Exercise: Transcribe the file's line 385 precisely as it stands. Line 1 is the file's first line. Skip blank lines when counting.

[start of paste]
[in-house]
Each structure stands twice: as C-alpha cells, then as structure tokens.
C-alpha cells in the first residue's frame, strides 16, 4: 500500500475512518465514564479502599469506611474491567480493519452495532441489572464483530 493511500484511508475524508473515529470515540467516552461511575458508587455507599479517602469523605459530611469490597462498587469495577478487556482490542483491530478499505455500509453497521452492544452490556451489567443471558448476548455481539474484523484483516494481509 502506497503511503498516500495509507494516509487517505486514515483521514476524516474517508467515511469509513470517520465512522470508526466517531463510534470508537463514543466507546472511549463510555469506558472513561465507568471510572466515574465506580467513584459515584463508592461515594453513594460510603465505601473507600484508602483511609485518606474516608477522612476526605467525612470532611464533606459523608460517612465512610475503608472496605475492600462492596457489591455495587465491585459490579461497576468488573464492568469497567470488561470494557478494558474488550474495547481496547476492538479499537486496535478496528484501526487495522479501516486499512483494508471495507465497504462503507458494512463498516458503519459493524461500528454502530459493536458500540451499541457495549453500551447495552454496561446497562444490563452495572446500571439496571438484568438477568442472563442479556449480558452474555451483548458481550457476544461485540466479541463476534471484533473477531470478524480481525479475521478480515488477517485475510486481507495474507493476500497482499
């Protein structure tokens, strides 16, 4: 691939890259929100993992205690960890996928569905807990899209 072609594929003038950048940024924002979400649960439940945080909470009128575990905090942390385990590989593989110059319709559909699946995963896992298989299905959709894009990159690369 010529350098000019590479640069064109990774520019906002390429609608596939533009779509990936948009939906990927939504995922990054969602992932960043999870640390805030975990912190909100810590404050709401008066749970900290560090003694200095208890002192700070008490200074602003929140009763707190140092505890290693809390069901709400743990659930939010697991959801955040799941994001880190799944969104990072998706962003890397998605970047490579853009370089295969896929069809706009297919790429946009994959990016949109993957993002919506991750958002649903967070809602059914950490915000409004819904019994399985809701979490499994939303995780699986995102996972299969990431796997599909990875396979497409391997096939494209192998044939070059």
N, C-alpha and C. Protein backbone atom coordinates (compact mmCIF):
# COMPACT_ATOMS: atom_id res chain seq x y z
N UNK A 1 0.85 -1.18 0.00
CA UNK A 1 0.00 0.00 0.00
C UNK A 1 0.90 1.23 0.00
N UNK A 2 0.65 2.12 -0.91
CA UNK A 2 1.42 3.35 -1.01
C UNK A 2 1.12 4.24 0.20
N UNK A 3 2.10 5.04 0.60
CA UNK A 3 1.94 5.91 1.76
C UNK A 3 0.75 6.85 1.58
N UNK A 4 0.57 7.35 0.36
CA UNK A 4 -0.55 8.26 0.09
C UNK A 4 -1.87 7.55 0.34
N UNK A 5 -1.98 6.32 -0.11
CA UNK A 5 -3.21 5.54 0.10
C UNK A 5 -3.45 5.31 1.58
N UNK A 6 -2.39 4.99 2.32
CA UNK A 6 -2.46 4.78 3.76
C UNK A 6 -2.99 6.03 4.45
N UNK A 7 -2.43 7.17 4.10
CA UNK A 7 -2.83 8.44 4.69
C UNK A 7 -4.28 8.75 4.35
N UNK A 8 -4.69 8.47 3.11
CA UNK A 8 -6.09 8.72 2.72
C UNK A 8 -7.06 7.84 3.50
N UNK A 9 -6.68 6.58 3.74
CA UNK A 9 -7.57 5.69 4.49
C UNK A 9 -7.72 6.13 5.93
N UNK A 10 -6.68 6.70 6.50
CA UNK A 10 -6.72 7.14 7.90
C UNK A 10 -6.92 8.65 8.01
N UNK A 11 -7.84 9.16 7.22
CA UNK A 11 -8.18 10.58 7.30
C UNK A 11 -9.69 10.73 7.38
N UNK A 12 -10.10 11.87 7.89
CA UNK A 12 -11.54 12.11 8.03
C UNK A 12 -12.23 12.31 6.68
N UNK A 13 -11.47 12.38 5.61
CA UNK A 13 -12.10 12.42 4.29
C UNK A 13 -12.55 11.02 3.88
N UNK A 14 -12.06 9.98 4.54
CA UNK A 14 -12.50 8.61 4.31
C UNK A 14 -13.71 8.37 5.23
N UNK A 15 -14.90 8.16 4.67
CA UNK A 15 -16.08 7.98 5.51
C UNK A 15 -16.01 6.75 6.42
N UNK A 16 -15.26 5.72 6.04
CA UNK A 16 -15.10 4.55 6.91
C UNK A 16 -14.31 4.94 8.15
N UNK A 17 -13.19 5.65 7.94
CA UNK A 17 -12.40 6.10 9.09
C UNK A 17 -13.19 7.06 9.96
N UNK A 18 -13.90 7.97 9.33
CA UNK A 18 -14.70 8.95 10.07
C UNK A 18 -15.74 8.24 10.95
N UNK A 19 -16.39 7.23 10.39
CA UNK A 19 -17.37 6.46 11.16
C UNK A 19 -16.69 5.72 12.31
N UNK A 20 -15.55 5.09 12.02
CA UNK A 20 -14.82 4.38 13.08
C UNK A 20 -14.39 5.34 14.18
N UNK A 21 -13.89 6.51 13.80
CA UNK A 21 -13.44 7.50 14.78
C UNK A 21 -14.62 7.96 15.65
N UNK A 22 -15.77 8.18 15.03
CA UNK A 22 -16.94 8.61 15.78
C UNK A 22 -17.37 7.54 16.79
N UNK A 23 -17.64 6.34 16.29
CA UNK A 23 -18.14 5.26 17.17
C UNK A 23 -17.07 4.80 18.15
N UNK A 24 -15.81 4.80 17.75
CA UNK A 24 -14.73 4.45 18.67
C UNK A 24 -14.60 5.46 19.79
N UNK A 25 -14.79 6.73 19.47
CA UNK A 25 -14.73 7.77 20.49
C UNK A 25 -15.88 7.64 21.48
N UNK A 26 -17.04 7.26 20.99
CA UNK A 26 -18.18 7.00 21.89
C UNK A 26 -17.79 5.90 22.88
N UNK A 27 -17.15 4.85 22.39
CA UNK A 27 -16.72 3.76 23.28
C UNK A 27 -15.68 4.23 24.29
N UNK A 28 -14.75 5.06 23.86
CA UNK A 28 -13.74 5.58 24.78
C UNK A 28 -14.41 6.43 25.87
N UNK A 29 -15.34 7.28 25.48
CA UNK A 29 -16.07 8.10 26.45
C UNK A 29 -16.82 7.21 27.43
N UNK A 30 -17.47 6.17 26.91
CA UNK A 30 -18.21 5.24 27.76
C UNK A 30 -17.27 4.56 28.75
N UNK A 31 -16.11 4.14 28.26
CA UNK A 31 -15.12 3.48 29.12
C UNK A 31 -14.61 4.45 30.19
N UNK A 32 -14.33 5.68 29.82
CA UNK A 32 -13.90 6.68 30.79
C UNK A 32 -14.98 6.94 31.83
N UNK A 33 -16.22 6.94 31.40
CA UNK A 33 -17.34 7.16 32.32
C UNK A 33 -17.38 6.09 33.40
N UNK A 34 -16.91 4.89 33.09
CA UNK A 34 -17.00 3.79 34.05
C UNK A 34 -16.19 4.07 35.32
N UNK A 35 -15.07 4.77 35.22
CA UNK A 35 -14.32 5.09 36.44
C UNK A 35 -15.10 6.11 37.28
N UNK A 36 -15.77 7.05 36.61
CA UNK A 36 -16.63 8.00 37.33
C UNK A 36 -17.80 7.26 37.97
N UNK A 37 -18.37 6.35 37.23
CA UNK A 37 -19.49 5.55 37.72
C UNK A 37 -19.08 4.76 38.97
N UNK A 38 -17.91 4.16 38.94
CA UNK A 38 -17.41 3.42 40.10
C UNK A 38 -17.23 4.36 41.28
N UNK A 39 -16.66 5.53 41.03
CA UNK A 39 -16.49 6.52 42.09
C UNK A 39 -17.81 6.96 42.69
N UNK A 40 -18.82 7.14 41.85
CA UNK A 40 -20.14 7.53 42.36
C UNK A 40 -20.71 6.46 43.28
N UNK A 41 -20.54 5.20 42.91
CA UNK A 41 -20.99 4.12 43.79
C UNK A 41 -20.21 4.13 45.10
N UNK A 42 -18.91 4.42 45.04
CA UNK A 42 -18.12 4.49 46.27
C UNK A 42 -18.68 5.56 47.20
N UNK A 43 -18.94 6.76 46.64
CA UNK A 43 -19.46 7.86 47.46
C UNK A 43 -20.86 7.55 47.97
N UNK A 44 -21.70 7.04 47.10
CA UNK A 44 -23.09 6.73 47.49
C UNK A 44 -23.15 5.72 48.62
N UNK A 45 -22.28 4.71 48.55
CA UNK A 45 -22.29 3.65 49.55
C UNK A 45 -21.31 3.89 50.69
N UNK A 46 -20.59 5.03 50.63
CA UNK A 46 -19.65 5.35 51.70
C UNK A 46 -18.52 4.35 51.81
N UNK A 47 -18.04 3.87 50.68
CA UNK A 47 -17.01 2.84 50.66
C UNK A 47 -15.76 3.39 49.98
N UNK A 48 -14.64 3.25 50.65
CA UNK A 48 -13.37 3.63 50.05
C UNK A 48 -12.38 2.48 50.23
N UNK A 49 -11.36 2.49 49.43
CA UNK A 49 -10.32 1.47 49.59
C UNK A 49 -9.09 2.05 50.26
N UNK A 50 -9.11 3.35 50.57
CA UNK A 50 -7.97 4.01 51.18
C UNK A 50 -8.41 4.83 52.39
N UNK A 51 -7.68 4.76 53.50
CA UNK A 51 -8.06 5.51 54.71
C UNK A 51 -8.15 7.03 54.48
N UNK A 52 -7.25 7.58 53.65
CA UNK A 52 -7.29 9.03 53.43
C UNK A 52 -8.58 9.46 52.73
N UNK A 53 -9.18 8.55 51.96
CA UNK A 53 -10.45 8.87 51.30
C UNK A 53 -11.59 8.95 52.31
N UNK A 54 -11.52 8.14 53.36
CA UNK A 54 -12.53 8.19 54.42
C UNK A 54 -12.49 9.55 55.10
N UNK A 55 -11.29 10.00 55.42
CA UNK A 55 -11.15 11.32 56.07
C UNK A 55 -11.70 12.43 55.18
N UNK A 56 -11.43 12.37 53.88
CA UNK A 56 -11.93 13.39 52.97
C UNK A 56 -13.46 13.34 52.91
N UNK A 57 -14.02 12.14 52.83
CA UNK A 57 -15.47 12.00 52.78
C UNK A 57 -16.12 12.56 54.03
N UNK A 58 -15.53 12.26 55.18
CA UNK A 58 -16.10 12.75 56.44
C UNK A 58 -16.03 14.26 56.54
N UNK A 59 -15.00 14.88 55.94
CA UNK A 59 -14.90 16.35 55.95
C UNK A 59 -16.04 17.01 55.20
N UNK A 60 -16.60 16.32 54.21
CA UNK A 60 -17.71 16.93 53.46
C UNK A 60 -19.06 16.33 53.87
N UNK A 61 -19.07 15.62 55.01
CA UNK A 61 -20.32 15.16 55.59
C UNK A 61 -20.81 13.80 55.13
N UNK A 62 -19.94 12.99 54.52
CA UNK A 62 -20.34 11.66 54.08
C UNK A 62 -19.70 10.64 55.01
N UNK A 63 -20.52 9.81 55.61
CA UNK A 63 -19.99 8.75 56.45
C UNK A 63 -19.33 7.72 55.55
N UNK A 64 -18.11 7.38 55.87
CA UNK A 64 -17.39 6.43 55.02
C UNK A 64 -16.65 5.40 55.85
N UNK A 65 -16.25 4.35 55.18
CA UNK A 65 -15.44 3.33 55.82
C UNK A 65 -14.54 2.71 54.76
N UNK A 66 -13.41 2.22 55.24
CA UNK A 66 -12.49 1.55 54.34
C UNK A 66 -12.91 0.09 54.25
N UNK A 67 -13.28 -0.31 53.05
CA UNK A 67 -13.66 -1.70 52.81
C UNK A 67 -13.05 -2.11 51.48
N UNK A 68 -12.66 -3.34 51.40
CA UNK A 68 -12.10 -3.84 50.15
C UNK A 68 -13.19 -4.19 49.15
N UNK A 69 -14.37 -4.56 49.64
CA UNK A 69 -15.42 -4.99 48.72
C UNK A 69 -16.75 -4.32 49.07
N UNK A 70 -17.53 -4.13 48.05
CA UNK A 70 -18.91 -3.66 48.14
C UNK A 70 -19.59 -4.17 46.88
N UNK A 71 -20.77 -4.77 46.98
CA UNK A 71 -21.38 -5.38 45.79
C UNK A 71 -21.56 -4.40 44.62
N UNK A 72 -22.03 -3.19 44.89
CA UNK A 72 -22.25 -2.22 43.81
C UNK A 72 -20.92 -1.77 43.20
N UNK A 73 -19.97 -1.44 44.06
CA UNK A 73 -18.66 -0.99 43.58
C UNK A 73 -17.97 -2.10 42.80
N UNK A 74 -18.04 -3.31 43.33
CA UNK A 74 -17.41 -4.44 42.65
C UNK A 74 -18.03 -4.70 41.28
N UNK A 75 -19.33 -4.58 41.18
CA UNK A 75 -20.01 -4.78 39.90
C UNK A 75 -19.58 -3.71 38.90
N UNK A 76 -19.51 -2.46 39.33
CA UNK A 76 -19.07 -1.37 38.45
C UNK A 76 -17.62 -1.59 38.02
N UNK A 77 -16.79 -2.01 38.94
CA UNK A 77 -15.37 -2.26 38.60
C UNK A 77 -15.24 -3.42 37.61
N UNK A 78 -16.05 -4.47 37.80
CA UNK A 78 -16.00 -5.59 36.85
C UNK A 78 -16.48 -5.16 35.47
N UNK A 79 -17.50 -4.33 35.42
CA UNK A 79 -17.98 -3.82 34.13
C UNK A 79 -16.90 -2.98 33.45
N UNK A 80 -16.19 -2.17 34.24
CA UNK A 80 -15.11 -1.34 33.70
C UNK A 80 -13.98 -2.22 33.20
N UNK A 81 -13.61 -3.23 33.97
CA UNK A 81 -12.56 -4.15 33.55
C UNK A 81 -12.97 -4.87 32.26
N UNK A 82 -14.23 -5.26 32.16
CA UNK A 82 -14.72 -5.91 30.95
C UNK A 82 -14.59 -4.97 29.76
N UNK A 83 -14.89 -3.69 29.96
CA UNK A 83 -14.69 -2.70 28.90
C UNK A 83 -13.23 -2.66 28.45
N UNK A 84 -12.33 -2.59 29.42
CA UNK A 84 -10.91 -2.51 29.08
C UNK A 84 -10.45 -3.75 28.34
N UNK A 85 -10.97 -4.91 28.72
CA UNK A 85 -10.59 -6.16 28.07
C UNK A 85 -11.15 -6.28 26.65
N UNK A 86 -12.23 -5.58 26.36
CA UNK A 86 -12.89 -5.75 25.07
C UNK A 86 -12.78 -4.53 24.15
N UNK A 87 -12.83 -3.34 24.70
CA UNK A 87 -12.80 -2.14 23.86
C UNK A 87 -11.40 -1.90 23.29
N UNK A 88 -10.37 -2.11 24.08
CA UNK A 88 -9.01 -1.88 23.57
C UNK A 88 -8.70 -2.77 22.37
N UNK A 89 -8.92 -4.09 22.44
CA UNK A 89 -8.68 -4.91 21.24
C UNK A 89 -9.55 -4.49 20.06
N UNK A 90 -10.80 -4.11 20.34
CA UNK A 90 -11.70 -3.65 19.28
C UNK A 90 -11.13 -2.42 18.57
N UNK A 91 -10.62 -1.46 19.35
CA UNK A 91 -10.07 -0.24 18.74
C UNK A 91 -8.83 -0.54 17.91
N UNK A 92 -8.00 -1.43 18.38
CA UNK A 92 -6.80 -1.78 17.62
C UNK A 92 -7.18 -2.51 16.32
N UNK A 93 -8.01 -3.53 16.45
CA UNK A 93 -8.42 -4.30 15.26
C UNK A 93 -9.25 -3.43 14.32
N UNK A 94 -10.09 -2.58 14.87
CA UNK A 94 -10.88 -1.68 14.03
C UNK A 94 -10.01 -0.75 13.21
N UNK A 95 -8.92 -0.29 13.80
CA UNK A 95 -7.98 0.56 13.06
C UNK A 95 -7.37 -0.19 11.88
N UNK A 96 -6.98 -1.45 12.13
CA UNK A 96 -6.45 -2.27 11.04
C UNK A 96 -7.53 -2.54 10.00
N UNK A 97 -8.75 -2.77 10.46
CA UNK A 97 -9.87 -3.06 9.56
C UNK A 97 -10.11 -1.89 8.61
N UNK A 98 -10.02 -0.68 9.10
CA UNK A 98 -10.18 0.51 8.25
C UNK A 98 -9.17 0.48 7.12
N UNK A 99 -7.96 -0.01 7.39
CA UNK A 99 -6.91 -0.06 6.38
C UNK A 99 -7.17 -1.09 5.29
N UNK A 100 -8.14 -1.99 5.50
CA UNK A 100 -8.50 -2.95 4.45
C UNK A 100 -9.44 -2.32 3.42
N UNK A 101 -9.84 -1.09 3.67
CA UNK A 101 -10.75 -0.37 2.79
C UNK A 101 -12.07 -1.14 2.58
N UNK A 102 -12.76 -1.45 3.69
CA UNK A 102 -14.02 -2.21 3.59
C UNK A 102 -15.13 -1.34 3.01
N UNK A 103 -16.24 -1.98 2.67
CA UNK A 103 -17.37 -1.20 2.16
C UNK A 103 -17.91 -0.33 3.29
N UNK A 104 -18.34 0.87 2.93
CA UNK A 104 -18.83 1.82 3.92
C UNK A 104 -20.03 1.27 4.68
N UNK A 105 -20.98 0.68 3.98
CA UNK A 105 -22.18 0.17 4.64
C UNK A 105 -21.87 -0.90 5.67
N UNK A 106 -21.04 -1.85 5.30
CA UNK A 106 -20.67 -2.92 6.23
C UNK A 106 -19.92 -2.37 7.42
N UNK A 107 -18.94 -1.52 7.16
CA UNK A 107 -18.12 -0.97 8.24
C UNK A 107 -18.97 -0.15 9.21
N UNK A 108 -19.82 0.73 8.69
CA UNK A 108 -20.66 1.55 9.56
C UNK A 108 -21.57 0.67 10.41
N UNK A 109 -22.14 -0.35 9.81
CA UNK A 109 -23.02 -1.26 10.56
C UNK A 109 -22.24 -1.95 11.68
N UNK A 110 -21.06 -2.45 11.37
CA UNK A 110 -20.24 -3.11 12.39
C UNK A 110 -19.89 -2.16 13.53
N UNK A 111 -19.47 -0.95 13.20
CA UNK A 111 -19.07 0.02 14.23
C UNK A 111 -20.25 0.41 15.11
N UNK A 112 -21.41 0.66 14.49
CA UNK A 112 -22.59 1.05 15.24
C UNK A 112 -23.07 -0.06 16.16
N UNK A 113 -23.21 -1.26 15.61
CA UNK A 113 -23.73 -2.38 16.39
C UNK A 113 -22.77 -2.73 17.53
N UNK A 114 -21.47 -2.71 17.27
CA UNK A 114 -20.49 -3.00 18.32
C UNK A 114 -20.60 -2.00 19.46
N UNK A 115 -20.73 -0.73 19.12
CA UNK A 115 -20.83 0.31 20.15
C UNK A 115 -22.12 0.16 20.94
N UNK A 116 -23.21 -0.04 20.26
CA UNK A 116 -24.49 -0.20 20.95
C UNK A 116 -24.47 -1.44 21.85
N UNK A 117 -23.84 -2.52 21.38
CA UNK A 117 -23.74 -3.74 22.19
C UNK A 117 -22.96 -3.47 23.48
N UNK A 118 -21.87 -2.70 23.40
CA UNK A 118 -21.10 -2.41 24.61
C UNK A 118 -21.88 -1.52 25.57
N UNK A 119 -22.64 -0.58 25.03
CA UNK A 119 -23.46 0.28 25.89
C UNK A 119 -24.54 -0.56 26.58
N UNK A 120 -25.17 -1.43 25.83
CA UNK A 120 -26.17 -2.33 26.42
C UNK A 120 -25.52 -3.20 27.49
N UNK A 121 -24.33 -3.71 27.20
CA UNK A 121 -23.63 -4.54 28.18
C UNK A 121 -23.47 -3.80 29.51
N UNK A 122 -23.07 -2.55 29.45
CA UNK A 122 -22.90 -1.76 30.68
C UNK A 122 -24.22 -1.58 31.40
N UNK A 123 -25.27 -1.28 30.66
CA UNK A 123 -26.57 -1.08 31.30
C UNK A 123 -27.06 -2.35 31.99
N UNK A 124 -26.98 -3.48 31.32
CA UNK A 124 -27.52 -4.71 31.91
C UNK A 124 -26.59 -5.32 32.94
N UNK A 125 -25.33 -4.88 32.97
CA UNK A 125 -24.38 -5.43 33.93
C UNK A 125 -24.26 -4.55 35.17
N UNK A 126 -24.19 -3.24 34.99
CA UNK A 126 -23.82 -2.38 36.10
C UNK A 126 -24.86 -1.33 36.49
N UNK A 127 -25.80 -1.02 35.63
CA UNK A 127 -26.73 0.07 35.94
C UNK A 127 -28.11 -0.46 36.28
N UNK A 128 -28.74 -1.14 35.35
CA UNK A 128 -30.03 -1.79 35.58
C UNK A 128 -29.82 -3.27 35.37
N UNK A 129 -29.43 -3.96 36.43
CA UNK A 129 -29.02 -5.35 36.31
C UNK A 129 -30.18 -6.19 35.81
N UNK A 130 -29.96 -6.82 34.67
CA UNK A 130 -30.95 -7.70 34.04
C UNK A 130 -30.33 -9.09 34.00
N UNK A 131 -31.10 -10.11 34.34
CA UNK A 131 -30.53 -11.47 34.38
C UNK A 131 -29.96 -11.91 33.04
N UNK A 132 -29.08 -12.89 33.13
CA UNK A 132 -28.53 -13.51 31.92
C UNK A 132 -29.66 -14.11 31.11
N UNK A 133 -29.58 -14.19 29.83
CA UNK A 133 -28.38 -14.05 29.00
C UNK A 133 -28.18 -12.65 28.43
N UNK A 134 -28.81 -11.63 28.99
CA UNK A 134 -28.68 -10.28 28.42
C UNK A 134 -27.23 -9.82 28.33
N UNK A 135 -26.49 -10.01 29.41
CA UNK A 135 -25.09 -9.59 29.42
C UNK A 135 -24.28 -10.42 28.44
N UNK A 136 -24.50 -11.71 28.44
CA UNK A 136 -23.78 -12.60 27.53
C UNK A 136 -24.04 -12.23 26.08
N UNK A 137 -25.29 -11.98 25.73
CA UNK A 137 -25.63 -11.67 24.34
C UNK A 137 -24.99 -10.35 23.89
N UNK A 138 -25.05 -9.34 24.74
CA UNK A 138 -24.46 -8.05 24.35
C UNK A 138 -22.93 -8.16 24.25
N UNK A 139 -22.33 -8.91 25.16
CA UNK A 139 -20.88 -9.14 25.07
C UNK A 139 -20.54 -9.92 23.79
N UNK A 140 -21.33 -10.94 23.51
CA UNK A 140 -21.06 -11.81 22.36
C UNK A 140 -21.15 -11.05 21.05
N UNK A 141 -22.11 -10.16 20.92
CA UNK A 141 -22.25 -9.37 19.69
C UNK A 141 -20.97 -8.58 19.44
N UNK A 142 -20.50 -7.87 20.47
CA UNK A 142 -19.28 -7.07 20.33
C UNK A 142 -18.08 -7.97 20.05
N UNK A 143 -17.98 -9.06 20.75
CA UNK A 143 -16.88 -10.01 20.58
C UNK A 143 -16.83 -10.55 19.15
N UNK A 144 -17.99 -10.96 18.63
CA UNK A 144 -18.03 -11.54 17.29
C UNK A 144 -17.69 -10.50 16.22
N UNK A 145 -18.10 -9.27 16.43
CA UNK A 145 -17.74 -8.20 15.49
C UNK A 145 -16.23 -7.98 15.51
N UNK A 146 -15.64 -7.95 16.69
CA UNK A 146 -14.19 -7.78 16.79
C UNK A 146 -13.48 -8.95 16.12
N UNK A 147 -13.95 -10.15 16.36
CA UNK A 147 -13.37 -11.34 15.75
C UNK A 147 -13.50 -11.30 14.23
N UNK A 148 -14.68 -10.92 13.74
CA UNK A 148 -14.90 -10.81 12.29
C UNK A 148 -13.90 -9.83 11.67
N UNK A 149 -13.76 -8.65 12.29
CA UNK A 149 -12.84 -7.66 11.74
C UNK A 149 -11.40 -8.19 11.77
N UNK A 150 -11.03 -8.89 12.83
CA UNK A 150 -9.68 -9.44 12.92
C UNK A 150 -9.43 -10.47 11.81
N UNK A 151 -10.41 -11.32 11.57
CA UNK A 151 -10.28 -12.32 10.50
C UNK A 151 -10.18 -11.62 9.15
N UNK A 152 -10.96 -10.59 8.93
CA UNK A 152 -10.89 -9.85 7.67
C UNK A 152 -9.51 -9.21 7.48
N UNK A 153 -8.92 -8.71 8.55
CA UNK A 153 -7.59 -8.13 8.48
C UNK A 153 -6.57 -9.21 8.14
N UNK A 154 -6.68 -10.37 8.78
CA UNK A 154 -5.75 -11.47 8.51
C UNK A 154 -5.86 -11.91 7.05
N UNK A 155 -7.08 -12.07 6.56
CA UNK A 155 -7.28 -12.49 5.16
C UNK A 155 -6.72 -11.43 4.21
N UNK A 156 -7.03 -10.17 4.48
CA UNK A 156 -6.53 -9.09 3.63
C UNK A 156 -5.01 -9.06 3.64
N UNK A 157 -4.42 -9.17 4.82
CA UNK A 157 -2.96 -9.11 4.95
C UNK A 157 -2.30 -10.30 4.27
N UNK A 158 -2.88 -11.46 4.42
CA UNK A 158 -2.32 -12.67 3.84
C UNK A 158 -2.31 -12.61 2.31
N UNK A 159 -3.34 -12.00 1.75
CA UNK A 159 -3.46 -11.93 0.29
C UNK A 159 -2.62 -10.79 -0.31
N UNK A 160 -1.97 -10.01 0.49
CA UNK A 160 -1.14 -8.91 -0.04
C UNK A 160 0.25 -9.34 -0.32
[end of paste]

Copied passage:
N UNK A 127 -25.80 -1.02 35.63